An advertisement for a writer's retreat.

By John Pierce

Acronyms save time and space. They are effective when understood.

Theologian and futurist Leonard Sweet uses acronyms frequently in his writing and teaching. Sometimes I catch on; sometimes I want just words in sentences.

The United States of America, I mean, USA, is run by acronyms like IRS, FBI and CIA. My favorites come from pool reporting that I receive from the White House Press Office when the First Family is out and about.

Last Easter, when the Obamas visited Washington’s Shiloh Baptist Church, the play-by-play reports informed me that POTUS was wearing a lavender tie while FLOTUS was dressed in brown. The daughters of POTUS and FLOTUS were not given initials.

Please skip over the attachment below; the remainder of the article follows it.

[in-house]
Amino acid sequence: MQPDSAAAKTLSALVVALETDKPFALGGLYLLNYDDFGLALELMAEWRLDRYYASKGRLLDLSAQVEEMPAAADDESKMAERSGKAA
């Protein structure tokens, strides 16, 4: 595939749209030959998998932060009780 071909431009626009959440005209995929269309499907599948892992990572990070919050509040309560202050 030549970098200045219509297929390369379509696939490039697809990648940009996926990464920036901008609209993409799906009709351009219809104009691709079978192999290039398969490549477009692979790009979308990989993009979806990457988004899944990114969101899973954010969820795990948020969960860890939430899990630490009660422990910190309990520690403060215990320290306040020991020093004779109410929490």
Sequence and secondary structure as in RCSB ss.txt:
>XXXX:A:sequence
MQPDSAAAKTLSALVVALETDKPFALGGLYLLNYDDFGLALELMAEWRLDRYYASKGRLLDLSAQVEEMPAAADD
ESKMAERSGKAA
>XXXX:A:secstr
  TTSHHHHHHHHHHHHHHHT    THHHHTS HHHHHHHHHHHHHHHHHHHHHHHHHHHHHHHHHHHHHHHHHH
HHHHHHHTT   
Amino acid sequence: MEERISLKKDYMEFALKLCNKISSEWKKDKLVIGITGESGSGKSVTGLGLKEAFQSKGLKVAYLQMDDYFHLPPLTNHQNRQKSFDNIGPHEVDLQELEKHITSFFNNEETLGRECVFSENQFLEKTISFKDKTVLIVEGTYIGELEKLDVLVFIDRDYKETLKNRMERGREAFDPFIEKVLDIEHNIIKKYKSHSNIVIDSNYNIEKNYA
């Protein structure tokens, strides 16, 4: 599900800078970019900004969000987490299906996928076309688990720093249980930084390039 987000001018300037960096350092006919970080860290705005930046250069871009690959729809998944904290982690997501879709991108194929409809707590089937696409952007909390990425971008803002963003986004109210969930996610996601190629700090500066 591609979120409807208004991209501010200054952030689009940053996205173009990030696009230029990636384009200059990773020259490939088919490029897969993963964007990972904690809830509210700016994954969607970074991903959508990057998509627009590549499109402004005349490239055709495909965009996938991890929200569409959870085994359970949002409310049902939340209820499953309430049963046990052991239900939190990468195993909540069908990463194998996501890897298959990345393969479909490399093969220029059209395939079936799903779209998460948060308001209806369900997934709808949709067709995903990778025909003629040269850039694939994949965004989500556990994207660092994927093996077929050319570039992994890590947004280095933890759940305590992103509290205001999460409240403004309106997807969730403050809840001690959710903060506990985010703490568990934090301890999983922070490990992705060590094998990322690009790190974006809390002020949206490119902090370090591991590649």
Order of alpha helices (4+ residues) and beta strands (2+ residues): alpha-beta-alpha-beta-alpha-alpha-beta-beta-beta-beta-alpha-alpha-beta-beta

Baptists may be the best or worst at initializing everything: ABC, SBC, CBF, BGCT, WMU, and so on. I think we learned to do this during VBS, GA’s and RA’s.

The danger with acronyms, of course, is that they can cause those who don’t understand them to feel excluded. We create what sociologists call “speech communities” — in that we share a common language.

So churches and other organizations that seek to be inclusive (which, sadly, is not always the case) would do well to pay close attention to what language might cause others confusion or to feel excluded.

Surely acronyms are annoying to those who don’t understand them. Or as I like to say: SAAATTWDUT.

 

(For illustration purposes, I borrowed a Joint Photographic Experts Group of the alphabet. OK, some acronyms, like JPEG, are better understood than the whole shebang.)

 

 

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